It all began with the pork pie. Not any old pork pie. A Sainsbury’s special Melton Mowbray Pork Pie. It almost hit Chris on the head, and bounced on to the floor of the minibus as we sped along the M9 towards Edinburgh airport.
Distracted, I missed a turning and accidentally headed off to Glasgow. Oops. Then came the yogurt bomb. Spend much time with Hannah and Dominic and it won’t be long before you eat a Muller Corner Crunch with vanilla Choco Balls. This one however launched itself off the luggage rack and burst on the floor, again narrowly missing Chris. It was rapidly becoming apparent that the shopping left over from our Christmas week’s stay in a splendid Scottish house, that Aaron and I had so successfully packed on to the luggage shelves of the 17-seater minibus I’d hired for the occasion, wasn’t so secure after all. “Ew!” announced Hana from just behind me near the front, as semi-skimmed milk (something we can never get in Addis) began dripping from above. What a waste. She plugged the flow with a tissue. No-one told us to keep any of the bags upright. A motorway is no place to pull over and try to repack groceries on a parcel shelf to stop suicidal goodies launching themselves at the passengers, so I drove on, as smoothly as possible. Luckily, the shopping bombardment stopped.
Getting James, Hannah, Aaron and Beth together with their spouses and four children in a large Scottish house in the hills outside Dunblane had resulted in an unforgettable Christmas. We had a few days left in Edinburgh for New Year, and then a short time in Norfolk with the rest of the family would precede our return to Addis.
With any spare corner of our four large bags stuffed with bacon, sausages, butter and the like, we checked in at Heathrow on Wednesday evening for our overnight flight away from the cold and wet of the UK to the warm sunshine of Addis. I say warm - when we arrived at 6:30am just around sunrise the temperature was 3°C, and the uninitiated tourists on the plane with us expecting tropical weather wearing shorts and flip-flops emerged on to the runway to discover that despite being only 9 degrees from the equator Addis’s altitude of over 2000 metres results in some very cold early mornings. Haile was waiting, and as he drove us back home to Bingham he told us that while we were away he had seen frost on the grass for the first time in his life – a mesmerising experience for someone who’s never lived outside of Addis.
A combination of the goodies we brought back and various invitations to eat with friends delayed for a couple of days our need to shop until after “Gena” - Ethiopian Christmas. There’s a lovely new supermarket very close to a lovely old supermarket that together would provide everything we need (except fruit and veg) for the coming week. We filled a trolley at the new one (including, wonder of all wonders, a litre of real UHT cream) where I waited in a substantial queue while Chris headed off to the old one for the rest of the stuff. The length of the queue was explained by a malfunctioning check-out till. Now before I relate what happened next, please understand the importance of till receipts - printed ones. If I leave the shop without one, I break the law. Yes – I do. In some restaurants there are signs on the wall imploring you not to leave without a receipt. In one supermarket we tried on two occasions to buy a pack of coffee beans but as they couldn’t find the stock code to put into the till we were not allowed to buy it despite it being on a shelf with a price ticket stuck on. And woe betide you if there’s a power cut while you’re at the till. Everything grinds to a halt. You can’t buy anything at all if the till doesn’t work. No manual back-up. You have to have the till receipt. End of story.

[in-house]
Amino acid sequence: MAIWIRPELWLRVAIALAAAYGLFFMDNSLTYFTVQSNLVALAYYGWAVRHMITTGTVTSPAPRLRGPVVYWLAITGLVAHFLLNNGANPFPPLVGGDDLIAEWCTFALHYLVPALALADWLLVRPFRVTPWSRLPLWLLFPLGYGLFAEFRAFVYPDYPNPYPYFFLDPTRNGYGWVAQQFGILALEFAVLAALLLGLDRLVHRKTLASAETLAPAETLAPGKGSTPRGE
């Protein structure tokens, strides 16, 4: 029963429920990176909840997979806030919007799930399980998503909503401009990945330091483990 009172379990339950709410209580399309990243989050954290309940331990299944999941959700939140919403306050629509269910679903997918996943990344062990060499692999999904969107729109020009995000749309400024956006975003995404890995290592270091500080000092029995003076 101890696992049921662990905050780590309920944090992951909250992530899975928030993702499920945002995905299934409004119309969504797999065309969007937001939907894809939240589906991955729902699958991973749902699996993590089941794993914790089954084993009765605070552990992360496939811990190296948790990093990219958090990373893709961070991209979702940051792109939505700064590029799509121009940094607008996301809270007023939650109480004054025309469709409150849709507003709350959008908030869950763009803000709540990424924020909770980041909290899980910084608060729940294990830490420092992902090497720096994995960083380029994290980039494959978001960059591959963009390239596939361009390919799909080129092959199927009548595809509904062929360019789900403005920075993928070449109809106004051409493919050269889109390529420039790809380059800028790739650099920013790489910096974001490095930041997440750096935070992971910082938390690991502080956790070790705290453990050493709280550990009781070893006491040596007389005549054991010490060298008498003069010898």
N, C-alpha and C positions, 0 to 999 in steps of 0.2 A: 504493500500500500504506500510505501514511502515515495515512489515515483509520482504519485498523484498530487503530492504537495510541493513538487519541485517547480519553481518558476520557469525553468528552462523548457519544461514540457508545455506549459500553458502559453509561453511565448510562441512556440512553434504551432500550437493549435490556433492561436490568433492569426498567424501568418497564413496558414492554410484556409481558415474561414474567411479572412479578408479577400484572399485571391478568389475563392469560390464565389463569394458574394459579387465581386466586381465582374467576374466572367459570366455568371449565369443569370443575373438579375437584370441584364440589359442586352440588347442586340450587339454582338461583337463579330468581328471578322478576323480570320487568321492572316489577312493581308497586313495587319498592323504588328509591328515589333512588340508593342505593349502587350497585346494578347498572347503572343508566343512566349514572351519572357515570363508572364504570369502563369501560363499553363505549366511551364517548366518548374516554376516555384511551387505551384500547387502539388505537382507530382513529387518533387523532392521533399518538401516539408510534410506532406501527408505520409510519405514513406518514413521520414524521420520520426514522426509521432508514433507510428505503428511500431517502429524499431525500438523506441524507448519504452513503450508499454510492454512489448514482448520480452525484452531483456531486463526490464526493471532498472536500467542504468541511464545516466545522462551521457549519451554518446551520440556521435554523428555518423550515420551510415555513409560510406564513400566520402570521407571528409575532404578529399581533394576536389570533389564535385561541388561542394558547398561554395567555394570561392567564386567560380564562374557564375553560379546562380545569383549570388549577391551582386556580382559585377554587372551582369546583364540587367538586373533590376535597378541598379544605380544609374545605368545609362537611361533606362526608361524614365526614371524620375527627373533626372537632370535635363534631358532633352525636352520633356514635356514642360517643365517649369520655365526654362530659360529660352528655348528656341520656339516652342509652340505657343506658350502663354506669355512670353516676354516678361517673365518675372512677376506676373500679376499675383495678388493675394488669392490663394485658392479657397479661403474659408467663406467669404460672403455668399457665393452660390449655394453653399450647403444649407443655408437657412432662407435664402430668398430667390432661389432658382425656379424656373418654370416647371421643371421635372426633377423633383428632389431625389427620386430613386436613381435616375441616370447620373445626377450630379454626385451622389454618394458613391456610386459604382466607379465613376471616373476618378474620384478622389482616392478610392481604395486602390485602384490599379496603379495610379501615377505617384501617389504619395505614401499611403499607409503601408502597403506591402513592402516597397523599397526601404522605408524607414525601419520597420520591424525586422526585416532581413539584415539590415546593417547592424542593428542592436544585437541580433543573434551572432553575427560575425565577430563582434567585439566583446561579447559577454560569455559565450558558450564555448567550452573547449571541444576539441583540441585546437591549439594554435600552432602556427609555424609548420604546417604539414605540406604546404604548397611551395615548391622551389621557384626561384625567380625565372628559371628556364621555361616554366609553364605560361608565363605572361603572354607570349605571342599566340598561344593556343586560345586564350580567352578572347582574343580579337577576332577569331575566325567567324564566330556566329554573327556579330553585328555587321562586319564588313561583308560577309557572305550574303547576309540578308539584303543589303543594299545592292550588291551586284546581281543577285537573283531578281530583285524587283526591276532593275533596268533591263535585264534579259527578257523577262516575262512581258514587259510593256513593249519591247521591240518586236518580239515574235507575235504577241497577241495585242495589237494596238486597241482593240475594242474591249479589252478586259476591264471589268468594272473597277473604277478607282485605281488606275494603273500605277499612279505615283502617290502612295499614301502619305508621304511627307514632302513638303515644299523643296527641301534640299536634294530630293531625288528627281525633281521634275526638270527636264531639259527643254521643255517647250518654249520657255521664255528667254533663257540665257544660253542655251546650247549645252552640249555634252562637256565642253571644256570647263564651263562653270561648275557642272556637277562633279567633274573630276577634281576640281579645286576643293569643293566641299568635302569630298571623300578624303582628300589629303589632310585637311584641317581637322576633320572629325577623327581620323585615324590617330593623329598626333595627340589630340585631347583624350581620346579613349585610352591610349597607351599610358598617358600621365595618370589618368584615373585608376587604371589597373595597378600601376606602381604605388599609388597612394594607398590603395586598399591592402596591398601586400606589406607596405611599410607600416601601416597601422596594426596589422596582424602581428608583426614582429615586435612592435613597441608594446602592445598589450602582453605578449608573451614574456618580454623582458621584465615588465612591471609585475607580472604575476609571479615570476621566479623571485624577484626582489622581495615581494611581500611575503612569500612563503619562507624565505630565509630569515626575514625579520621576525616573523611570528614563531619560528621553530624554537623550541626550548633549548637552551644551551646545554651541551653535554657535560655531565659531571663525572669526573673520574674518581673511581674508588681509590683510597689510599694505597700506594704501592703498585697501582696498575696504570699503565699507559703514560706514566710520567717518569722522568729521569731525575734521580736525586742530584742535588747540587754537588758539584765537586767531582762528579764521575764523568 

Well the malfunctioning till I’m now queuing at is actually working - all except for the barcode reader. With the sort of undaunted determination we’ve rarely seen anywhere other than Ethiopia, a young man rushes up and when he can’t fix the barcode reader he proceeds to read out every barcode on all the 18 items in my trolley to the young lady on the till, who types them all in on a key pad. The queue gets longer. Chris is in the old supermarket wondering what’s taking so long. I’m watching the till carefully but between them Barcode Boy and Till Girl make not one mistake. Once it’s all done and paid for, something new happens. Another young man is fiddling with a small printer on the floor next to the till. He takes the till receipt, taps a few buttons on a keyboard and prints me out and then signs a second receipt complete with everything that was on the original receipt - plus all the barcodes. Just in case I need them I suppose. Check out the picture. It’s safe to say I’ve never posted a picture of a till receipt before.
Finally here are a couple of sneaky pictures I took whilst shopping in a similar supermarket yesterday. Card payments are slowly becoming available in some larger shops, but this place had a veritable carpark full of card readers. I paid in cash, but only after four (yes, four) employees had seen us through the checkout. One to unload the trolley, one to use the barcode reader (which was working), one to pack the bags, and one to take the money. Sainsbury’s was never like this.